Meat and fibre’s going green - Jeanette Maxwell :

I have been told by a staff member that a major retirement village operator has specified only nylon carpet for its villages. I don’t want to reveal the name just yet as we will be contacting them, let alone the Campaign for Wool, but it dumbfounds me. 

If it is what I suspect, a spurious concern over linting, then that’s a specification issue.  It seems very strange to deny people the choice of healthy natural fibres especially in a retirement village because natural wool is good for you.

A big benefit of wool is outstanding flame resistance.  Having a high moisture and protein content it tends to extinguish flames and does not melt or drip either like synthetics.  Wool also stabilises relative humidity by absorbing or releasing moisture during periods of high or low atmospheric humidity. That’s a benefit from evolution.

If wool is maintained then it will absorb and neutralise airborne particles and fumes such as formaldehyde, sulphur dioxide and nitrous oxides.  Wool is also resistant to static build up and being naturally curly, bounces back into shape after being crushed.   . . .

Awards spur on young dairy trainee  – Gerald Piddock:

Entering the Dairy Industry Awards has helped motivate Nathan Hubbard to focus on how he can improve his performance and progress his dairying career.

The 26-year-old, who was recently named Waikato Dairy Trainee of the Year for 2014 said he entered the competition to show future employers his dedication to the industry.

“I want to challenge my knowledge against others at the same level that are motivated and thriving to succeed like I am.”

It was the second time he had entered the awards. After not making the top six on the first occasion, Hubbard said he was determined to do better this year. . .

‘Expensive brand beats expensive land’ - Tim Cronsahw:

Dairy farmers need to demand that dairy giant Fonterra invests heavily in brand development if increasing costs are to be offset by high-priced milk products, says a food marketing expert.

Global food and drink industry international speaker Professor David Hughes said New Zealand’s dairy companies had to spend more on developing patented clever dairy brands as domestic milk growth could not continue at its same rate forever.

“If you want to see Fonterra and smaller companies have higher valued products, they have to spend more on branding and research and development, and to do that has to be through brave farmer leadership saying hold on to more [revenue] and invest it on our behalf for our longer term, and don’t send it back to the farm and there would lots of farmers who don’t agree with that,” said Hughes who spoke at the Zoetis Dairy Summit in Christchurch this week. . .

Millar, Clark lead charge for dog trialling glory - Tim Cronshaw:

Every dog has its day, but only a select few will make the final cut at the Tux New Zealand and South Island Sheep Dog Trial Championship trials at Waihi Station near Geraldine next month.

As many as 300 competitors and their canine partners will line up for each of the four main national events in the main feature of the dog trialling calendar. The heading events are the long head and short head and yard and the huntaway events are the zigzag hunt and the straight hunt.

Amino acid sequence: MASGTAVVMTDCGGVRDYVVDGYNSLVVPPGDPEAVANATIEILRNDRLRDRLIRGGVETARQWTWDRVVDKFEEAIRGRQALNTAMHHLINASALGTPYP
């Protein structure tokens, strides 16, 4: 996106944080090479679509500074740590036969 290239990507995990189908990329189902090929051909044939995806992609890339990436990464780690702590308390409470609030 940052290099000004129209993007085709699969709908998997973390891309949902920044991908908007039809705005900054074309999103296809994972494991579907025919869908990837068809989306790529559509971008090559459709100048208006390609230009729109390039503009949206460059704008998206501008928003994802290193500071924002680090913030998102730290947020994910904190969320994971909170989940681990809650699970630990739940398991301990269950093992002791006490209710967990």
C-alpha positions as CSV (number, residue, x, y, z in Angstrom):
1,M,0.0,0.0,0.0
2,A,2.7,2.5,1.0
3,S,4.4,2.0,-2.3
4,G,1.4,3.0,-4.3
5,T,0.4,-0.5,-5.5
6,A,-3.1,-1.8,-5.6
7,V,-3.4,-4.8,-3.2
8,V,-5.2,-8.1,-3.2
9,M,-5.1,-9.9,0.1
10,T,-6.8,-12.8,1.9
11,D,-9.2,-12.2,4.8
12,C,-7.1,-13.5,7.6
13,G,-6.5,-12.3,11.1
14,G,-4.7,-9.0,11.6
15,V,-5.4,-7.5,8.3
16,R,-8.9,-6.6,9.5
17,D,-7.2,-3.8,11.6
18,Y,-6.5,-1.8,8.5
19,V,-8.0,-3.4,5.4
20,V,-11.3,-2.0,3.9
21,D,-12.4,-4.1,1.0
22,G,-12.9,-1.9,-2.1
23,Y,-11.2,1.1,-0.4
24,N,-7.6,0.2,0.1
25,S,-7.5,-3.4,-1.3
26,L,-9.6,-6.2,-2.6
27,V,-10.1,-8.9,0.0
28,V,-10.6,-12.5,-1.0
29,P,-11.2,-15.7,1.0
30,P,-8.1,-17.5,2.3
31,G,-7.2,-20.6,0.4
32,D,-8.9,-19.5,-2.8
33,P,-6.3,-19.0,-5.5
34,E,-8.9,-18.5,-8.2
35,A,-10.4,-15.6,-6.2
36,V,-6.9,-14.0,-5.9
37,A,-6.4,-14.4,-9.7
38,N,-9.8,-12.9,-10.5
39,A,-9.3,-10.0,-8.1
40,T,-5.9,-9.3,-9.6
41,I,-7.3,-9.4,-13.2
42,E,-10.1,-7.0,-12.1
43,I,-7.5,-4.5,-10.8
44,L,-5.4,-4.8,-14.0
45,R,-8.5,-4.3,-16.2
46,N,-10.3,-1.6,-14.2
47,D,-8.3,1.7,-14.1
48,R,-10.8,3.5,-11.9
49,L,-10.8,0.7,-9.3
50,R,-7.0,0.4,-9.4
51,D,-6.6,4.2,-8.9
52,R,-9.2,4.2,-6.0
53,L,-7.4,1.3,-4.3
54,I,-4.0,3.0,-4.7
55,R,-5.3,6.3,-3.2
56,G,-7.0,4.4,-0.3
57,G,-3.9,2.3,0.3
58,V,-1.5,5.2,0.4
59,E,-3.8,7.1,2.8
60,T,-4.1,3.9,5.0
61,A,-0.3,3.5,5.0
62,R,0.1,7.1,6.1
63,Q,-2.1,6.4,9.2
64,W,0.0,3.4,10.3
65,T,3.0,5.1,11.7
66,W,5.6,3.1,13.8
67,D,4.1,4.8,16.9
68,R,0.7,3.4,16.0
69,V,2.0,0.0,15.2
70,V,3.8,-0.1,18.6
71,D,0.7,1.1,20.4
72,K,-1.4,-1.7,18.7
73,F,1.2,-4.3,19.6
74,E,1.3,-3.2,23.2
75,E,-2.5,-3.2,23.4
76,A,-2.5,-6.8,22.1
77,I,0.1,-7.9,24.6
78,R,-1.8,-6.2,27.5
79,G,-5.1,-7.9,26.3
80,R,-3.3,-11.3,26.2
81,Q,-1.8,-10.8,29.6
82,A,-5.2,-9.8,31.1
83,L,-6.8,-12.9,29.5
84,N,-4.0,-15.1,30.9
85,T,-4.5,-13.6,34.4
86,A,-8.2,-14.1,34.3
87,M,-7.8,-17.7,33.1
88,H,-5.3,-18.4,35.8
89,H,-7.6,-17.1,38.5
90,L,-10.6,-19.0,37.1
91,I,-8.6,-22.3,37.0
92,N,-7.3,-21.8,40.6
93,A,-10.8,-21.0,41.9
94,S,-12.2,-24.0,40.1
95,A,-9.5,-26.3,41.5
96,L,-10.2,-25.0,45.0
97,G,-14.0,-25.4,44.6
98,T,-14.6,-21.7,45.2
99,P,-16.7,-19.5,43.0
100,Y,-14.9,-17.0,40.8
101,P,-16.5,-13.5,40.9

In good form is Stu Millar from Peak Hill Station who, with dog Rose, is the defending champion of the national short head and yard event in Taupo last year.

Canterbury Sheep Dog Trial Association promotions officer Sally Mallinson said the club trials had yet to be completed, but several Canterbury competitors and their dogs were standing out as possible contenders at the South Island and national events. . .

 


Rural round-up

February 12, 2014

Syndicate farming a growing venture – Sue O’Dowd:

School didn’t fit the bill for a young Taranaki man wanting to party and make money.

The man behind Taranaki’s Farm Venture, a business that establishes syndicates to buy and operate dairy farms in Taranaki and the King Country, wanted to get on with life.

Tim Barrett was a pupil at Francis Douglas Memorial College in New Plymouth and principal Brother Peter Bray was adamant he wanted the 15-year-old to stay at school so he could go to university.

“But I had stuff I wanted to do,” the now 50-year-old millionaire businessman said, “and I needed money to do it.” .

So Barrett got his way and embarked on a farming career. He managed to fit in some partying but he was more focused on becoming a farmer, so he followed the traditional path of working for wages and as a variable order and 50/50 sharemilker to dairy farm ownership at Te Kiri in South Taranaki. Along the way he also spent a year in Canada working on beef and cropping farms. . .

Changing world for sheep farming and sheep meat – Allan Barber:

It may be a statement of the obvious, but the world for sheep farming, processing and sheep meat has changed dramatically, particularly in the past 30 years.

The age of massive single shift plants, high wool prices, large stations, the frozen carcase trade with the UK and farm subsidies has disappeared for ever. It has been replaced by a new era in which the main characteristics are no subsidies, less sheep and lambs, smaller, more flexible plants, an increasing proportion of chilled product, higher value co-products with less income from wool, and progressively more trade with markets other than the UK and Europe.